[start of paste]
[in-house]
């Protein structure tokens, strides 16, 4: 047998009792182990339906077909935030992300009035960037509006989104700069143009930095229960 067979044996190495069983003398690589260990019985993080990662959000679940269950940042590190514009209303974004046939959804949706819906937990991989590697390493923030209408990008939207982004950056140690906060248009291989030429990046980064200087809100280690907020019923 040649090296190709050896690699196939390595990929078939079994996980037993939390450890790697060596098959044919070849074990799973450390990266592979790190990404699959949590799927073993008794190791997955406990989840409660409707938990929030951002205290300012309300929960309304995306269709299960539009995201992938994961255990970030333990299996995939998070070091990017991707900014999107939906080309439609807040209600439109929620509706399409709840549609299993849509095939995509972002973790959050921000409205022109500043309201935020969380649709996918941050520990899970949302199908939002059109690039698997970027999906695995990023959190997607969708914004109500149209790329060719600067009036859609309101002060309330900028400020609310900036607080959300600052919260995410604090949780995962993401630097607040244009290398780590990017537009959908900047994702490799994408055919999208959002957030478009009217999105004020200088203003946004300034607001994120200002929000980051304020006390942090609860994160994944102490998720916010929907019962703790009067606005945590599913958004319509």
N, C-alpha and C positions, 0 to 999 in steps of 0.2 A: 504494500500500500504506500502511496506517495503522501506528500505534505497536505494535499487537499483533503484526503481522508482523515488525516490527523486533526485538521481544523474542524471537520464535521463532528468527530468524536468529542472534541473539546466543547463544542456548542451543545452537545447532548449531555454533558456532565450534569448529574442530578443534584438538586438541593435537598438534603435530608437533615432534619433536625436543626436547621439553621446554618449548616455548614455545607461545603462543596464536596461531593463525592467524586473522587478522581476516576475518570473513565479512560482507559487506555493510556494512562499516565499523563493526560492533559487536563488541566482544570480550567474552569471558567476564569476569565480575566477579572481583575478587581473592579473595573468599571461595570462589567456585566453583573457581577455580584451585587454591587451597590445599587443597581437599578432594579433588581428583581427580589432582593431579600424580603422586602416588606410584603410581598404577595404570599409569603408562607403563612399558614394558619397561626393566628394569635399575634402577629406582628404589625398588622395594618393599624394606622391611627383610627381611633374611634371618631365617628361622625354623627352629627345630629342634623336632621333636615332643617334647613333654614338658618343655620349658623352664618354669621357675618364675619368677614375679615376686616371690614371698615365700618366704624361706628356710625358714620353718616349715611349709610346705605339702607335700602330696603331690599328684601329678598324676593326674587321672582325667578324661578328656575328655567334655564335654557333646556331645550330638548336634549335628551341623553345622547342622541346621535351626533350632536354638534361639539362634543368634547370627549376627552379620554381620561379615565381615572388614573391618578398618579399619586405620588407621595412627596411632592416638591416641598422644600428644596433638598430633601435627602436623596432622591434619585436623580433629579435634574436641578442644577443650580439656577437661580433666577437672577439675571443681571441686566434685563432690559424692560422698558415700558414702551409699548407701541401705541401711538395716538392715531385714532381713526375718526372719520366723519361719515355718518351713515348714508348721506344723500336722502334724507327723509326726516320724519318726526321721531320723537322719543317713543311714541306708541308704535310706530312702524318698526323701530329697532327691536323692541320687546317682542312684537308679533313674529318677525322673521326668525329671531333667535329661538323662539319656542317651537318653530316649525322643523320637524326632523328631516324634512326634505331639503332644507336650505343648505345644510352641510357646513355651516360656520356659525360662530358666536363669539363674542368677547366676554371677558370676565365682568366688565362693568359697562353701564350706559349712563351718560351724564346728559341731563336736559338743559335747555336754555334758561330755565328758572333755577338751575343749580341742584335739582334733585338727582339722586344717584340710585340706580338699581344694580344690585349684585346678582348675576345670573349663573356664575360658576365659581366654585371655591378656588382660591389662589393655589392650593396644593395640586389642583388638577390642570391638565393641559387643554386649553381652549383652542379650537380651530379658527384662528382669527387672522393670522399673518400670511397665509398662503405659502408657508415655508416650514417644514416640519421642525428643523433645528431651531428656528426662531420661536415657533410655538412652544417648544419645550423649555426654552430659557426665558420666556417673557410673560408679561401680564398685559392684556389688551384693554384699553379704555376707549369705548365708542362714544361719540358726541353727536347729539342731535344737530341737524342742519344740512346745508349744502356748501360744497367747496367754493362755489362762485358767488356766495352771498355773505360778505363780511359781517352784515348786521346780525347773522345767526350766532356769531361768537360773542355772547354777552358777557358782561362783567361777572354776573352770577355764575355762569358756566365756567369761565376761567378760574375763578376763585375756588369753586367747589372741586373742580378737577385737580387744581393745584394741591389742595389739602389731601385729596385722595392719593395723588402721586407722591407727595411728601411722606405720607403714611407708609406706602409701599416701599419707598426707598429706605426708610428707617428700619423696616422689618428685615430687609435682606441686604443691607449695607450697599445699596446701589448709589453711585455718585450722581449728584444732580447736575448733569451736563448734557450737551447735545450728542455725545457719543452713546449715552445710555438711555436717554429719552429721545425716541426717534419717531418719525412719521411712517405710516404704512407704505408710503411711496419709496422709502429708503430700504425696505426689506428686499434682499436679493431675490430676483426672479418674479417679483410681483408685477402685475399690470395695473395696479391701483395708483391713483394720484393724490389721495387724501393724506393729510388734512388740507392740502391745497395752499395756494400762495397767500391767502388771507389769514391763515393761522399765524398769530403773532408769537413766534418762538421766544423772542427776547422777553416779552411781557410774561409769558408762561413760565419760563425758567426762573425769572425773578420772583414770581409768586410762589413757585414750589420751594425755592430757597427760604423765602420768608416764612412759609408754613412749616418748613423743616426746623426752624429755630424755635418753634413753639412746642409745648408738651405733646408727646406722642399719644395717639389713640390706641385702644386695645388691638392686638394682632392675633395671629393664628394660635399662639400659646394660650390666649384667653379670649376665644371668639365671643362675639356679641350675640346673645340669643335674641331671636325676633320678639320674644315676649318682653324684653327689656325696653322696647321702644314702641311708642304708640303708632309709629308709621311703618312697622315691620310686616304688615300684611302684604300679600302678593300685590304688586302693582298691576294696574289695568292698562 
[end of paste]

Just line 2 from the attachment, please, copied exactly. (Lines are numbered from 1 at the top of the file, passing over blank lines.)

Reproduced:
């Protein structure tokens, strides 16, 4: 047998009792182990339906077909935030992300009035960037509006989104700069143009930095229960 067979044996190495069983003398690589260990019985993080990662959000679940269950940042590190514009209303974004046939959804949706819906937990991989590697390493923030209408990008939207982004950056140690906060248009291989030429990046980064200087809100280690907020019923 040649090296190709050896690699196939390595990929078939079994996980037993939390450890790697060596098959044919070849074990799973450390990266592979790190990404699959949590799927073993008794190791997955406990989840409660409707938990929030951002205290300012309300929960309304995306269709299960539009995201992938994961255990970030333990299996995939998070070091990017991707900014999107939906080309439609807040209600439109929620509706399409709840549609299993849509095939995509972002973790959050921000409205022109500043309201935020969380649709996918941050520990899970949302199908939002059109690039698997970027999906695995990023959190997607969708914004109500149209790329060719600067009036859609309101002060309330900028400020609310900036607080959300600052919260995410604090949780995962993401630097607040244009290398780590990017537009959908900047994702490799994408055919999208959002957030478009009217999105004020200088203003946004300034607001994120200002929000980051304020006390942090609860994160994944102490998720916010929907019962703790009067606005945590599913958004319509």